4 Stages of Alcoholism for the Functioning Alcoholic
The myth of the functioning alcoholic is one that’s been around forever, but in truth, there is really no such thing — at least not for any extended period of time. When a person first begins drinking too much, it is likely that they can still keep it under control enough to prevent it from causing major problems for their life or health. However, alcohol addiction is a never-ending spiral, meaning that excessive consumption will eventually begin to catch up with everyone.
Although the cycle of addiction is different for everyone, the majority of so-called functioning alcoholics will eventually go through each of these stages. That is unless they begin to undergo alcohol treatment and finally put a stop to their abuse.
Stage #1: Increased Alcohol Tolerance
The first thing that most people notice when they begin drinking more is that they suddenly need to more beer, wine or liquor than they used to. Whereas a few beers may have been enough to make you feel tipsy in the past, you might soon find that it takes a six pack before you start feeling any effect at all.
Increased tolerance is always a sign that a person is drinking too much. The problem is that most people don’t recognize it as such. In fact, many functioning alcoholics often go a week or more without a drink, which makes them unable to see that they have a problem. However, the issue is that they when they do drink, they tend to do so solely with the intention of getting drunk. Even binge drinking every now and again is a sign that you have problems controlling your alcohol intake, which you may be able to correct through outpatient alcohol treatment.
Stage #2: You Can’t Cope Without Drinking
Many people go from simply drinking on the weekends to having a few drinks every day. The reason being that they feel that alcohol helps them to cope with stress, anxiety and life’s other problems. However, using alcohol or any other drug as a coping mechanism is generally a slippery slope, as you’ll soon be desperate to have a drink as soon as you come home from work. In some cases, you may not even be able to wait that long and will potentially begin drinking during the day or worse, starting off the morning with a drink.
Stage #3: The First Consequences Begin to Appear
Eventually, excessive alcohol consumption will begin to catch up in some way. These consequences can be wide ranging, from being isolated from friends and family to potentially facing legal troubles. In addition, you may also start to find yourself feeling constantly depressed and only every happy when you’ve been drinking. Basically, there is no way you can hide your alcoholism forever, meaning it’s likely that you’ll face some sort of consequences eventually.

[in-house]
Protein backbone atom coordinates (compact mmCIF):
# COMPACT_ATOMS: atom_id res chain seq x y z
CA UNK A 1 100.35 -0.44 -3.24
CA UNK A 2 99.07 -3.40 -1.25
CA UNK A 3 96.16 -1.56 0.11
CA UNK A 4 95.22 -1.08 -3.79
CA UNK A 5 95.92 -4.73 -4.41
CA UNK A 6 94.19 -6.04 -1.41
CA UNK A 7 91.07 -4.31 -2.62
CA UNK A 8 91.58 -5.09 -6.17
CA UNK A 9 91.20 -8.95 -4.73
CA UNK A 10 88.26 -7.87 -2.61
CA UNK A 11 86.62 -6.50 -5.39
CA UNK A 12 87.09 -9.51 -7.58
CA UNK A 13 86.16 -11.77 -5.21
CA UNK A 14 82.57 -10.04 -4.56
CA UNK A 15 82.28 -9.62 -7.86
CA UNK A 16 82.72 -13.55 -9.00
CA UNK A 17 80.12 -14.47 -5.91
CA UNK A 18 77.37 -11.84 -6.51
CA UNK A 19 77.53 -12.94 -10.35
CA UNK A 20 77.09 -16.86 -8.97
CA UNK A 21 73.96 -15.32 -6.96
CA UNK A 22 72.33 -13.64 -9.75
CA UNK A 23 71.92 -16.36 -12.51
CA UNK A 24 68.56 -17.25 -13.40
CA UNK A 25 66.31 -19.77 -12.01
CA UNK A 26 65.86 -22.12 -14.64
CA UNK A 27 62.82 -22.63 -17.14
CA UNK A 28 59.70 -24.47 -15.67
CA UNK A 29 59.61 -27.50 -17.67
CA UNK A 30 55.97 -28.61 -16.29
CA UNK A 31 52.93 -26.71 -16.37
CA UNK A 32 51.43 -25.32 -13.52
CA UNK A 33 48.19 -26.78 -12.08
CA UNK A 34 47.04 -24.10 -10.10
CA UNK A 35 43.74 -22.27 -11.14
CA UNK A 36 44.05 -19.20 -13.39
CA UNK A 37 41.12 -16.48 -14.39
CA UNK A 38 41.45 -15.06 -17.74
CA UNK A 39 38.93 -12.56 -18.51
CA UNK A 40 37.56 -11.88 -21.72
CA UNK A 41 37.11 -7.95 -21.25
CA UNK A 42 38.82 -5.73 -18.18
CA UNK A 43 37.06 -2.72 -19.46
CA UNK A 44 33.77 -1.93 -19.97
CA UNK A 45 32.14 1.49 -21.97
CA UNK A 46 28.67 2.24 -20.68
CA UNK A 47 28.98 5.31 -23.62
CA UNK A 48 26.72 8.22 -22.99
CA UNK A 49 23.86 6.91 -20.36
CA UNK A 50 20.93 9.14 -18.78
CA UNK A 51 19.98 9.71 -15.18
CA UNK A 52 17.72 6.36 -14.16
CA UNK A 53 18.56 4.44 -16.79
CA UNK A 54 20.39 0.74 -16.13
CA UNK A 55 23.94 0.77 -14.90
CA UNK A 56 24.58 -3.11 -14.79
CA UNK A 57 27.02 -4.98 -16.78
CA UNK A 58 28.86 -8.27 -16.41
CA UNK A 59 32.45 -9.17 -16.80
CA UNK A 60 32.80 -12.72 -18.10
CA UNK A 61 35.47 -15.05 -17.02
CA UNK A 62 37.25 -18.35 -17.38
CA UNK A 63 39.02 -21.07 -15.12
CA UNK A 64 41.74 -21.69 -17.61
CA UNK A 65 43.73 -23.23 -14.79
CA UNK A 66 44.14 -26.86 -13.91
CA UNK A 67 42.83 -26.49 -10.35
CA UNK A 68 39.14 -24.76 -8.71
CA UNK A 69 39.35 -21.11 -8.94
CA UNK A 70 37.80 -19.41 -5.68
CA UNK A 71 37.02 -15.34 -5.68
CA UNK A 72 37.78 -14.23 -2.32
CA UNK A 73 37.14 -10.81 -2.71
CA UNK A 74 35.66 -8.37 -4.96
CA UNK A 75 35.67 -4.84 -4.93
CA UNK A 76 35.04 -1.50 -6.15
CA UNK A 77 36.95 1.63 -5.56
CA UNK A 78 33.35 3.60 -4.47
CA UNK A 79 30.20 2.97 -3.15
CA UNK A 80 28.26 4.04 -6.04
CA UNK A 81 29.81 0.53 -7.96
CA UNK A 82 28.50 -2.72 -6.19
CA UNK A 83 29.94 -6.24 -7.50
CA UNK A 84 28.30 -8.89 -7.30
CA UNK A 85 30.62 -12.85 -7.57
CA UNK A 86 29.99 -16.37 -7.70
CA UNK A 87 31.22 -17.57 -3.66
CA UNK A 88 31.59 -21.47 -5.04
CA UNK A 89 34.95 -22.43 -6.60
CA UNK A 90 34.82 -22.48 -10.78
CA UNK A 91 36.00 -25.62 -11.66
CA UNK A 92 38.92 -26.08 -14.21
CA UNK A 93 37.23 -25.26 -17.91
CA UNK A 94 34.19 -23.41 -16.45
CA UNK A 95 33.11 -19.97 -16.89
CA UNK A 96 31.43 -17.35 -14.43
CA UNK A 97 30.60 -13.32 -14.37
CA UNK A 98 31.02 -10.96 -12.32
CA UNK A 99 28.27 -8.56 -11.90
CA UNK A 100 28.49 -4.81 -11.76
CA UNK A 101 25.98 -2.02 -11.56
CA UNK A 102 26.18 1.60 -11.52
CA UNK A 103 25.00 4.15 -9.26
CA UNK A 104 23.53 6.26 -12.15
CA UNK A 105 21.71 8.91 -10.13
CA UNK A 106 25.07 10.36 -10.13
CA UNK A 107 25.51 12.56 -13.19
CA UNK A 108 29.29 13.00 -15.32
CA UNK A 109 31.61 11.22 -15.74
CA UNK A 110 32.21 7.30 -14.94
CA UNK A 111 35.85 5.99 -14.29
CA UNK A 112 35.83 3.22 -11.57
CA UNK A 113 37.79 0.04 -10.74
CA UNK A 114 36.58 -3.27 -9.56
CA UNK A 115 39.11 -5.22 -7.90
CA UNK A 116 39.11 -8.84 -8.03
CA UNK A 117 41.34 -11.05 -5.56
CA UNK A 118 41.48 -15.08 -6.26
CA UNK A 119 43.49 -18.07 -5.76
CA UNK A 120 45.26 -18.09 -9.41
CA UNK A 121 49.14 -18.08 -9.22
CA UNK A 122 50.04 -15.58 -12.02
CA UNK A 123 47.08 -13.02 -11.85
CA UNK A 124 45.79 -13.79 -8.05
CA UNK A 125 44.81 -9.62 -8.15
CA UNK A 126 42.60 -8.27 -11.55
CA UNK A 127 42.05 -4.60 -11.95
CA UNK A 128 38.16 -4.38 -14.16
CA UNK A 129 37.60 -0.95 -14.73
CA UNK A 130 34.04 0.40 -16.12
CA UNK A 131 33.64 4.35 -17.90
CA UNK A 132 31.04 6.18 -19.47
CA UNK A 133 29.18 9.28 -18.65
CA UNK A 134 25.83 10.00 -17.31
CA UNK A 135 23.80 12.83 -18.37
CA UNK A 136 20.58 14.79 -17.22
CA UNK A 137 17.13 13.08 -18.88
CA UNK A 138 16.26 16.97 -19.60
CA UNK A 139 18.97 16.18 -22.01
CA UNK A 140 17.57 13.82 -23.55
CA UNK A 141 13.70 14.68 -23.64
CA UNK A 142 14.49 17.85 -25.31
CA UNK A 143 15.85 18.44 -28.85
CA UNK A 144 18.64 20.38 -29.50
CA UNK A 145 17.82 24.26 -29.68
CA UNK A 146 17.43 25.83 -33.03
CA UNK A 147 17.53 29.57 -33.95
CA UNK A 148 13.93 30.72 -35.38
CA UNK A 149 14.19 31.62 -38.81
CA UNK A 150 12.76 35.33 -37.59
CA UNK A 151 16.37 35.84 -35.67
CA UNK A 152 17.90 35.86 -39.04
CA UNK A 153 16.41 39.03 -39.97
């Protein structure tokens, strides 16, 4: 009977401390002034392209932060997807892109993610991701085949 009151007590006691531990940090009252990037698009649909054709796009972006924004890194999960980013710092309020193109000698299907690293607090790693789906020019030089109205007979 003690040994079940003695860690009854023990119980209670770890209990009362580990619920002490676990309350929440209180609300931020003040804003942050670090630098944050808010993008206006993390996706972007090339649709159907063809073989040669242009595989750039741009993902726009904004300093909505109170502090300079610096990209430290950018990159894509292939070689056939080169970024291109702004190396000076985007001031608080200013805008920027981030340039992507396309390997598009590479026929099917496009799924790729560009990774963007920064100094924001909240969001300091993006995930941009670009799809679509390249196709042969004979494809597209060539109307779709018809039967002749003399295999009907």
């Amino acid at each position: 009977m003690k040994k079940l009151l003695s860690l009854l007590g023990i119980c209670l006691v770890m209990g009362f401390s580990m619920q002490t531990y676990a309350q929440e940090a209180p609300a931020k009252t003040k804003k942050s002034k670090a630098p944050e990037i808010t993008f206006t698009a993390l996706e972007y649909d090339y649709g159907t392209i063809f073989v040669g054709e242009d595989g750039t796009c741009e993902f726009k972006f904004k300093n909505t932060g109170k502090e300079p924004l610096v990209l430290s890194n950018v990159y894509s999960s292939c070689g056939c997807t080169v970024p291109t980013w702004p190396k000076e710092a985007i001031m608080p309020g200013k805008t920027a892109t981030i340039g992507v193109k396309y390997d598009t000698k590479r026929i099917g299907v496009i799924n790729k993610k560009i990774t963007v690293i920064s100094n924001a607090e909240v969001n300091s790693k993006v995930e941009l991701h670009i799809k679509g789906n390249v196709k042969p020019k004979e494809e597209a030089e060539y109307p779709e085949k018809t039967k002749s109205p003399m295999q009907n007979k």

Stage #4: You Experience Notable Physical and Mental Changes
If the signs of stage three aren’t enough to force you to seek alcohol treatment, eventually your alcoholism will start to manifest itself in notable outward signs. Your face and nose may start to be permanently red and flushed or you may put on quite a bit of weight from your drinking. In addition, your doctor will most likely also be able to tell, as excessive drinking generally always leads to some health problems.
Even if you can go out and get drunk every night and still make it into work on time every morning, it doesn’t mean that you should. In fact, there is no way that you will be able to keep it up forever, as the alcohol will definitely take its toll on your life and health at some point.
Even if you think you’re still functioning despite your alcohol issues, it’s still imperative that you seek treatment. Luckily, you’re probably not yet at the point where you need to enter rehab. Nonetheless, it’s a good idea to contact our outpatient alcohol treatment center to get help while this is still the case.
About the Author:
Dave Rose is the Executive Director of Renaissance Ranch Ogden Outpatient, an addiction recovery center in Utah. His passion for this work stems from his own experience with addiction and recovery both within himself and with family members and gives him the perspective of both the addict and of those that love them.
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